When members of the Lax Kw’alaams First Nation rejected a $1.15 billion offer in exchange for their consent for the Petronas-led Pacific NorthWest (PNW) proposed liquefied natural gas project on Lelu Island near Prince Rupert, many people were surprised. Many assumed such a significant amount of money would be accepted.
But the people who would actually be affected by the project—and have rights to the land—had different ideas. The community members rejected the project and their governing body responded sending an unequivocal message that “this is not a money issue: it is environmental and cultural.”
Every indigenous person has a homeland. Typically people who are attached to, live on, and survive off the land, take a different perspective to land management or resource development than those who do not or are just passing through. The Lax Kw’alaams stated that the significance of the Skeena River estuary to the First Nations cannot be overstated. “[They are] bound by the traditional law of all Tsimshian and up-river communities to protect the fisheries resource—including the salmon and all other species—for future generations. This is a first line of defense in respect to the aboriginal food fishery, a fishery which has sustained coastal and upriver First Nations through the millennia.”
For them, the right balance between economic development and environmental stewardship has not been found.
At this point, Lax Kw’alaams community members are not saying no to the PNW project, but no to the location. They are not against development: there is significant economic activity within the community in the resource sectors including logging operations on an industrial scale.
Nor have they made this decision lightly. The Lax Kw’alaams have engaged with PNW since 2011 and have consistently articulated that the proposed LNG Terminal must meet environmental safeguards appropriate for an estuary as important as the Skeena.
Even the Government of Canada has recognized the importance of this specific site: a 1977 LNG proposal by Dome Petroleum was rejected for the same reason this site is unsuitable now – major fisheries values. First Nations have known this for generations.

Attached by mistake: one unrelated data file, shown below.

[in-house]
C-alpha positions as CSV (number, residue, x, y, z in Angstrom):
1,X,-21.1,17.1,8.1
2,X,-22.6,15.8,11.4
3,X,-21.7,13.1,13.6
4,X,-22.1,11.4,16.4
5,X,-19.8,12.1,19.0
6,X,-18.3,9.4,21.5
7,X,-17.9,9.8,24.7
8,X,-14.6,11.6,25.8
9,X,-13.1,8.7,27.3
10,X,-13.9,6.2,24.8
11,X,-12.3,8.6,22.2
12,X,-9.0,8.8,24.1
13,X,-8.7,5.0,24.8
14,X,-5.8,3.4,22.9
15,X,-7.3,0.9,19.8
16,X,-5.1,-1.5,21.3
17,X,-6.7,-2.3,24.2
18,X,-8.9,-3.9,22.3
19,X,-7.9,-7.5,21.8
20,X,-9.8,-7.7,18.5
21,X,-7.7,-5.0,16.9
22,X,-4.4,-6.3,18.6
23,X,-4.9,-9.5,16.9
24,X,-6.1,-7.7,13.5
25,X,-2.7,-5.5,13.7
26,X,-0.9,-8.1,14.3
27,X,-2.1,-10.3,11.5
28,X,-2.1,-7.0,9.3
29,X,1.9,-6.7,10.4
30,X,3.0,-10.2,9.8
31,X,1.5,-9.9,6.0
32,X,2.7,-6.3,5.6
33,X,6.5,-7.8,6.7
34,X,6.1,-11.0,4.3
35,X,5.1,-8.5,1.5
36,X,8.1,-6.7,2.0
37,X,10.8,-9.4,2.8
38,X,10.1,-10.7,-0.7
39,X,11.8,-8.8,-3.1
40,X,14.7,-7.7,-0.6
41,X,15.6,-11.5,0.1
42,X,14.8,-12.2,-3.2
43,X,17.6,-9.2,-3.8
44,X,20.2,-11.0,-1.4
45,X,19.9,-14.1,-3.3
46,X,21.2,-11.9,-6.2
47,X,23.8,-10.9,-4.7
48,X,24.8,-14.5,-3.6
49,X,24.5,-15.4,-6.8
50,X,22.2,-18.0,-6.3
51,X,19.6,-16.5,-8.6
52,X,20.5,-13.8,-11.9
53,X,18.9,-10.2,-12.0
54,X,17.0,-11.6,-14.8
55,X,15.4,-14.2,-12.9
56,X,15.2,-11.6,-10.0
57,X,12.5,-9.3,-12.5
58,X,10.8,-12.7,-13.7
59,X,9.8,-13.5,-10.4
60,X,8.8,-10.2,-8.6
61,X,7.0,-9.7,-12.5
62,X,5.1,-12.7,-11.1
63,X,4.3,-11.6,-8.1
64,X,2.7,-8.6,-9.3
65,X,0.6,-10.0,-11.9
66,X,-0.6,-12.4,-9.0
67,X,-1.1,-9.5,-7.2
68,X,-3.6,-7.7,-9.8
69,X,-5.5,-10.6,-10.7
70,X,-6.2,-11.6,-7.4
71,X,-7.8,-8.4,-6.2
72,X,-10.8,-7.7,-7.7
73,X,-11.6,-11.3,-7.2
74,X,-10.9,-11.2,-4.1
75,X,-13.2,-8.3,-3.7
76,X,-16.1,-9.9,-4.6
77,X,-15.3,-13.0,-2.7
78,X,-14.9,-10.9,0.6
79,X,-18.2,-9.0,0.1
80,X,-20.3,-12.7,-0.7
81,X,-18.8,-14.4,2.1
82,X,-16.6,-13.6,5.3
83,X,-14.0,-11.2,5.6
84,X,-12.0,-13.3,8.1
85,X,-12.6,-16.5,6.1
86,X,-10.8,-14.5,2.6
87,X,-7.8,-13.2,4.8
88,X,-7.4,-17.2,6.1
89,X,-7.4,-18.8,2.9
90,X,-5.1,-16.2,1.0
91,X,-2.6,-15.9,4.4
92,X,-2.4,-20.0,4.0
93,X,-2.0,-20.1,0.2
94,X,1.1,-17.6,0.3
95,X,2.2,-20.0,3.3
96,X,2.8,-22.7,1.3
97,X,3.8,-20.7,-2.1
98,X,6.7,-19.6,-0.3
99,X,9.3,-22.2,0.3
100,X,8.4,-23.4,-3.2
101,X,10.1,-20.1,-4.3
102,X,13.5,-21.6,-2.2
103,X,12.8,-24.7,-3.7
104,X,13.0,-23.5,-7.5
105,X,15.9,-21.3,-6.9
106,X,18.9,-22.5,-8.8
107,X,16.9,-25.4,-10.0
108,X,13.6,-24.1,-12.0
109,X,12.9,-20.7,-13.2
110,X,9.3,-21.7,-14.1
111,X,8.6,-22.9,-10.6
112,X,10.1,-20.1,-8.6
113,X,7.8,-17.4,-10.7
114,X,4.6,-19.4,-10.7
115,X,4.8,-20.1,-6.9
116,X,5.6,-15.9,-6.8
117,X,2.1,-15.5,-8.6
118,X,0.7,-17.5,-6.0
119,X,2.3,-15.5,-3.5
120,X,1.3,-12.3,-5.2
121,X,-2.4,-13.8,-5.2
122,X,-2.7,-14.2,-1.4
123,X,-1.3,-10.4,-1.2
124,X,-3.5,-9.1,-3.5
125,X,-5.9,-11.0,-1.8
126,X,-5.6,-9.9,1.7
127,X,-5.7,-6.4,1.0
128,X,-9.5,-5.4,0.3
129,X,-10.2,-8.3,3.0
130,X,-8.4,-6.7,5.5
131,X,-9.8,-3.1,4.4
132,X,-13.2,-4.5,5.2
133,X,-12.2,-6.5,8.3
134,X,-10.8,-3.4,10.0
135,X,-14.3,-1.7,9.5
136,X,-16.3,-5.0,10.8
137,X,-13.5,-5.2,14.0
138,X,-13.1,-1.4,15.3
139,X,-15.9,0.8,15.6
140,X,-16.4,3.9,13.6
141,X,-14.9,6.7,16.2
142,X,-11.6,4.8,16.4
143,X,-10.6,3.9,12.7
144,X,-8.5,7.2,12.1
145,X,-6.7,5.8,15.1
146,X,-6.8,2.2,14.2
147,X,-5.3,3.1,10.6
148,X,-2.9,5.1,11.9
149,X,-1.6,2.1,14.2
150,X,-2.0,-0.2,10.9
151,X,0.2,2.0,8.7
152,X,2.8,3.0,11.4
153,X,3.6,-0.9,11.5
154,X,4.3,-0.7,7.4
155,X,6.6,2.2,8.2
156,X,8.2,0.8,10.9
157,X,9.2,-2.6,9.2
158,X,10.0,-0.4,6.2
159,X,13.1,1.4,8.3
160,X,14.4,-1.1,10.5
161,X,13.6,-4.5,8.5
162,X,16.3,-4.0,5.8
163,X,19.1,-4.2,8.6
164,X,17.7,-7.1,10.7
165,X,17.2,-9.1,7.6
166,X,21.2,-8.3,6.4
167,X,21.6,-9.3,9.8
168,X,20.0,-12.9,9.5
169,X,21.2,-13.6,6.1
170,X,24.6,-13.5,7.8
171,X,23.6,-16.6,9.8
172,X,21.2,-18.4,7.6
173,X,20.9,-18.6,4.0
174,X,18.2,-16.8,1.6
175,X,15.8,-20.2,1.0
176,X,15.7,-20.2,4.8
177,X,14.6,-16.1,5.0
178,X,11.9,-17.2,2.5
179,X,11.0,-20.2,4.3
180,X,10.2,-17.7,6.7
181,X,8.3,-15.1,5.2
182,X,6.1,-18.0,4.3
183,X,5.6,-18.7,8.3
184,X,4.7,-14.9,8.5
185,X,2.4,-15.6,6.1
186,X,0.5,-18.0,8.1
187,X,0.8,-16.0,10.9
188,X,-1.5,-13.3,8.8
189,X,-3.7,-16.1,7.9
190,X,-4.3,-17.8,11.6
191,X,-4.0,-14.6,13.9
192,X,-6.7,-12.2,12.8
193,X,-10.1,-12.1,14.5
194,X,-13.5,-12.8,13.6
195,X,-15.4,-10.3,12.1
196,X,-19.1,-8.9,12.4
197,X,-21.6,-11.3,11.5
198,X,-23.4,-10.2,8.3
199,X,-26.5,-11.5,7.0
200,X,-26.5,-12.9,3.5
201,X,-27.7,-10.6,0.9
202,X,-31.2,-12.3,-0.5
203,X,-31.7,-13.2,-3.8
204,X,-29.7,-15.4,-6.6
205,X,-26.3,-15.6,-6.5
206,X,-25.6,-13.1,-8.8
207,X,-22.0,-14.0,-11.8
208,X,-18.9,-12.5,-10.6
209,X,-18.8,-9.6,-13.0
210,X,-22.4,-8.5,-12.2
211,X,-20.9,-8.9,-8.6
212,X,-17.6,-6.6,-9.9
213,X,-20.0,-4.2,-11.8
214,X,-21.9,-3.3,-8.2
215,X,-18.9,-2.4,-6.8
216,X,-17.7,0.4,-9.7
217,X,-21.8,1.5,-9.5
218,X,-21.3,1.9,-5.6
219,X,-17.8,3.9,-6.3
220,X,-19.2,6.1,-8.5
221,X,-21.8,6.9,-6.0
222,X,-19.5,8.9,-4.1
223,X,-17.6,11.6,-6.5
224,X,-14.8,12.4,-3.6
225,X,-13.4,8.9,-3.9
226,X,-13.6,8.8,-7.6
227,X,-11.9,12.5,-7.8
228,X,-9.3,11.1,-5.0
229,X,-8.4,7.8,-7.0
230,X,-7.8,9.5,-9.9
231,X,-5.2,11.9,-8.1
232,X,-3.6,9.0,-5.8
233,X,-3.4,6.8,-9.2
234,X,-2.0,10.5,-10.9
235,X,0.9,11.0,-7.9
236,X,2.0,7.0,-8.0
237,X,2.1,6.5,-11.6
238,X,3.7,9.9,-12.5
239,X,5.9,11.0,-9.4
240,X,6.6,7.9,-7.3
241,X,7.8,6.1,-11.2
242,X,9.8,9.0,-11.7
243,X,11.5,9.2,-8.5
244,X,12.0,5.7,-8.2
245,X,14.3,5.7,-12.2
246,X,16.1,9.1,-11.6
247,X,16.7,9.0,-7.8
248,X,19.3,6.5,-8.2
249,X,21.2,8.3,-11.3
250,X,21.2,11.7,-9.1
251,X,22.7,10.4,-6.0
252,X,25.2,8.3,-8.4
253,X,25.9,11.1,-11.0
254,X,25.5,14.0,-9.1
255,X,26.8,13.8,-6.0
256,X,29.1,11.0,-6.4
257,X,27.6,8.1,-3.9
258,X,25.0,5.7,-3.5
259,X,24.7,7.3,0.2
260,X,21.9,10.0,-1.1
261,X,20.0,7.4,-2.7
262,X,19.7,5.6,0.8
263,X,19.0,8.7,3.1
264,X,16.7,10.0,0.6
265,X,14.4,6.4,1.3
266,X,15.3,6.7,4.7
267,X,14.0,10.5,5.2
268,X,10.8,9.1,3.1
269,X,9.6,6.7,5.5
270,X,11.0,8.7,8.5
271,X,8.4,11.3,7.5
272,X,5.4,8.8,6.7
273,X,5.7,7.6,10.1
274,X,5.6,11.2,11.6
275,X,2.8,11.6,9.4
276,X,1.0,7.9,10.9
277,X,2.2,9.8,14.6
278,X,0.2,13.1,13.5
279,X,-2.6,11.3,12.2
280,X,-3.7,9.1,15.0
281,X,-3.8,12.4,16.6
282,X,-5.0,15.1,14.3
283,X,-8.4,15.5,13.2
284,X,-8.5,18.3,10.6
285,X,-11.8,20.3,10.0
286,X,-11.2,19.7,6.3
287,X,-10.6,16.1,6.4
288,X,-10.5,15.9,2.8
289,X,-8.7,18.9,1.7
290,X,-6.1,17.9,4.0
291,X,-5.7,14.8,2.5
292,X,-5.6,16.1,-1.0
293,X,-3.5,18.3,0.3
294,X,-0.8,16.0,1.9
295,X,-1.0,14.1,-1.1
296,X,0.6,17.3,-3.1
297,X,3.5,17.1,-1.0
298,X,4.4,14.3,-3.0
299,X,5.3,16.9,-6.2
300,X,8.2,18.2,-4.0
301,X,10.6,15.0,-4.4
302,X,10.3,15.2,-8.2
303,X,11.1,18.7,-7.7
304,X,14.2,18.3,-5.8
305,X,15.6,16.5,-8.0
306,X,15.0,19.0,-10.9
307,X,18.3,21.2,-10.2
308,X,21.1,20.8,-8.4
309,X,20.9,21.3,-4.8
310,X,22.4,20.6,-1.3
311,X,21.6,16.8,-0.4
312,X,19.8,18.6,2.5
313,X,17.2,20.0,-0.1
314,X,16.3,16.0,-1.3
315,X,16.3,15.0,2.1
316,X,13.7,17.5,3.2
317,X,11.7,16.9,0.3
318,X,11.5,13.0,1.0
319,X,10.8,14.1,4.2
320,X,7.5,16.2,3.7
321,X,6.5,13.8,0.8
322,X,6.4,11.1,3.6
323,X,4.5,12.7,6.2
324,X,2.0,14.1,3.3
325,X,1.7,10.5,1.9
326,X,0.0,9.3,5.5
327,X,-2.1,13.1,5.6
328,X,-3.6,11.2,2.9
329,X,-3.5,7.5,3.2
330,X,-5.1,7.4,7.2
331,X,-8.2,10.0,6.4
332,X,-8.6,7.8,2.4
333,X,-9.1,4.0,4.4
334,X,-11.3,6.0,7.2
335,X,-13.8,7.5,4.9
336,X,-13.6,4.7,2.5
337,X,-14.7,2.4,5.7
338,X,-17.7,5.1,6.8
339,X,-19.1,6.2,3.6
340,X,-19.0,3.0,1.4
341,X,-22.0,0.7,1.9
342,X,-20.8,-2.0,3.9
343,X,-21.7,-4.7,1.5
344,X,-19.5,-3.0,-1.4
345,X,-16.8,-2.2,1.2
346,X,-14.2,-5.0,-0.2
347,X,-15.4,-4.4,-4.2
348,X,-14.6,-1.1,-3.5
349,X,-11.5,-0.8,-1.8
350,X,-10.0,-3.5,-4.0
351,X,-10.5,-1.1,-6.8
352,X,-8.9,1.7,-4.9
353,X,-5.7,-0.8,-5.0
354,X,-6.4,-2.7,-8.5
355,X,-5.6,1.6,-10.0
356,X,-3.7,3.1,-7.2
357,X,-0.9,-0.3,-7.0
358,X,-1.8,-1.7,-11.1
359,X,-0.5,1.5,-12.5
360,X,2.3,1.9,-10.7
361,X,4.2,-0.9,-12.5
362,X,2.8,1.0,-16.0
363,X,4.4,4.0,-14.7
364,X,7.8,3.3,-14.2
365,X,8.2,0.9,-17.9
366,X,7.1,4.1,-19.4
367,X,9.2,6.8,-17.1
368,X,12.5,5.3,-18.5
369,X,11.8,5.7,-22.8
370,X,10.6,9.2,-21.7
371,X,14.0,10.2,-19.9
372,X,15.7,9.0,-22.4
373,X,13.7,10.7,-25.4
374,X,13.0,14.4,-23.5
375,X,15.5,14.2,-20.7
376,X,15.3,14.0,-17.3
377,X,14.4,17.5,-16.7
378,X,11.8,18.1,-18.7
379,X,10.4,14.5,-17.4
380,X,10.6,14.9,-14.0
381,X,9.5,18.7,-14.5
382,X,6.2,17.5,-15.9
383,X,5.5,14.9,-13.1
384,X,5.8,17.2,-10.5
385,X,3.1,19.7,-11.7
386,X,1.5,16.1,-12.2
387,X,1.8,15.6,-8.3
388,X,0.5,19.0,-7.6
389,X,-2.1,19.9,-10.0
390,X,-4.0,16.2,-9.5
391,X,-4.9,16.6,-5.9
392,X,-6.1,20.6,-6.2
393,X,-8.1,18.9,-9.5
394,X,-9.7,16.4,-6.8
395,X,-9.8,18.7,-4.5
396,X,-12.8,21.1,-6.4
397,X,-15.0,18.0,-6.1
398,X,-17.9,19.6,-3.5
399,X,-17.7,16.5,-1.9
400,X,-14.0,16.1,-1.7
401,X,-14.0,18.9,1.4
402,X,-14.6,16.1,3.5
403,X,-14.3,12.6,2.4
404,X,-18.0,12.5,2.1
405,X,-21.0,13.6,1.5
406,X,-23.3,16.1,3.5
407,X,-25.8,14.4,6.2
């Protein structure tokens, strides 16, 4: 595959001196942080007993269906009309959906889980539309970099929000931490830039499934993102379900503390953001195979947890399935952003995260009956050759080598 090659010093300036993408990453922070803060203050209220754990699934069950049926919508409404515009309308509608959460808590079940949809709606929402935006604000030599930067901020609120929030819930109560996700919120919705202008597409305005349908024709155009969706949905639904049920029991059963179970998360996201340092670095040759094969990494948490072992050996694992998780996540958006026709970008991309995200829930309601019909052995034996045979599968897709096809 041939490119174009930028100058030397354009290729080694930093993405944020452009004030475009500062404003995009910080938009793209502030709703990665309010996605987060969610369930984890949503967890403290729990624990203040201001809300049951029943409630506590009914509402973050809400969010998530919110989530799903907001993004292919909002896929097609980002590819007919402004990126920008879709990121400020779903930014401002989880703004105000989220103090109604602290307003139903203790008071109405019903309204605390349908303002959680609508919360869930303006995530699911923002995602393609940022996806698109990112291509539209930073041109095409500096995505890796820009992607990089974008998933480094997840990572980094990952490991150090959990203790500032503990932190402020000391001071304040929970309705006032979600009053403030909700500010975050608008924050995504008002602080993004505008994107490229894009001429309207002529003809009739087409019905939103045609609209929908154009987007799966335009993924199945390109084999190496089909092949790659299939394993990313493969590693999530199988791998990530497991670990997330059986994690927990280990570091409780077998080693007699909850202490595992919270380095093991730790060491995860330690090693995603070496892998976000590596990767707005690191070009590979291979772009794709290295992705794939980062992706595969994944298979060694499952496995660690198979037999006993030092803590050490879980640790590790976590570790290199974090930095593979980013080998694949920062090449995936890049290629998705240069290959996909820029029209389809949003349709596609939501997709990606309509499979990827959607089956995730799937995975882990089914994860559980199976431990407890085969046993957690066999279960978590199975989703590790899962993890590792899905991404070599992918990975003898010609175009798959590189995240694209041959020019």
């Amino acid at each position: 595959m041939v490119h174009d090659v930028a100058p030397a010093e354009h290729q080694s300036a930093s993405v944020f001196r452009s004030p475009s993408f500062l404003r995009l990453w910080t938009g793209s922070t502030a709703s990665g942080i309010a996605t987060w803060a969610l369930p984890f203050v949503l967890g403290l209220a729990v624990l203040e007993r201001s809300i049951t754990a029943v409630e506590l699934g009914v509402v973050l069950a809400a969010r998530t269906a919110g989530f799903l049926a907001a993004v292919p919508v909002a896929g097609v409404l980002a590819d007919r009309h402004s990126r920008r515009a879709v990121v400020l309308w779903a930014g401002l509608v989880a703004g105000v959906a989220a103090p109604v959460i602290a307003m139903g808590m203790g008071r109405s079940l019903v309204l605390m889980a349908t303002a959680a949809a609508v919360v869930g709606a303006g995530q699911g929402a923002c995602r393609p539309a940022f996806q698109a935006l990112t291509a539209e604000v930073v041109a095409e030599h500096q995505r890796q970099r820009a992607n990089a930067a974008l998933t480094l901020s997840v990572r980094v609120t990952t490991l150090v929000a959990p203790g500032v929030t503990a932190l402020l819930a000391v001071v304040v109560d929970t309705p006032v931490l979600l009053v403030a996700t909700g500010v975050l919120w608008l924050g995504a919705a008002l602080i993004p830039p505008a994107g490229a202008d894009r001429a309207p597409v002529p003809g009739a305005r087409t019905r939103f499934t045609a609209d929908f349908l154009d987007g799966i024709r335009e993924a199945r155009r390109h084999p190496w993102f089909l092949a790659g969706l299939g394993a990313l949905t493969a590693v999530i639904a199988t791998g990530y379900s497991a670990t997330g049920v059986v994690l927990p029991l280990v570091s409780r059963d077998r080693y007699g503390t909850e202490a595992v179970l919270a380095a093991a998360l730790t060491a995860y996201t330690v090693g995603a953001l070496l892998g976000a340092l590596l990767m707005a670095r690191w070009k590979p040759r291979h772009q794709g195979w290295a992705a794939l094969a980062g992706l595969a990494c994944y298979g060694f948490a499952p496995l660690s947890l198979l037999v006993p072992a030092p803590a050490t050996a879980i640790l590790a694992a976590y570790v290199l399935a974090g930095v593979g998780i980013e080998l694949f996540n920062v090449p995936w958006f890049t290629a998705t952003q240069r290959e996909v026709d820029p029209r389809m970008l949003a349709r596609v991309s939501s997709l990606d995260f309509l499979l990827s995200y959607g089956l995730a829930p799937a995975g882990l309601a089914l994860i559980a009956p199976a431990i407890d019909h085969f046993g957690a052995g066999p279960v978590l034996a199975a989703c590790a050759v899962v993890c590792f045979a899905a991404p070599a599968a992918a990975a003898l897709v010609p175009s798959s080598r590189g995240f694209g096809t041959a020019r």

I, along with many others, have talked about recognizing the importance of balancing our responsibility to protect the environment with the need to grow our economy. A strong economy is a means to an end and not an end in itself. It must lead to a better quality of life for all Canadians. Economic policy must be tied to social policy that speaks to the type of country we want to live in. We cannot ignore how our economy impacts the physical and social environment.
Perhaps the biggest struggle we face in B.C. and Canada is what to do about the parts of our economy that are reliant on oil and gas exploration and development. As Canadians, we are not so naïve as to think that somehow we can just turn off the tap and that there are easy choices to be made. Few Canadians would argue there should be no natural resource development. Where there are divergent perspectives is on the scope and scale to which it takes place, the manner in which it is regulated and, ultimately, who benefits. As a country, we have some big decisions to make about our future and we need to be strategic.
To develop an effective strategy we need a more robust conversation about what we mean by sustainable resource development for the future. We need to invest in science and research. And we need to have openness, transparency and clear rules surrounding environmental assessments and the approval for major projects.
Moreover, unlike in the past, Aboriginal governments are going to have a greater say, and it is unlikely major projects will proceed unless Aboriginal interests are taken into account.
PNW has yet to make a final investment decision, and is now exploring options to deal with environmental concerns and potentially move the facility. Of course, this could affect profits, but it is the cost of doing business in an environmentally sustainable way that, in the long run, ensures we have the type of country we want to live in and which is “profitable” to all.
We are at a crossroads: we are balancing the economic needs of the present against those of future generations. We must find the balance between fuelling our current economy and protecting our environment. The Lax Kw’Alaams – among many other First Nations peoples, and indeed many, if not, most Canadians – are trying to find this in a methodical, thoughtful, democratic way.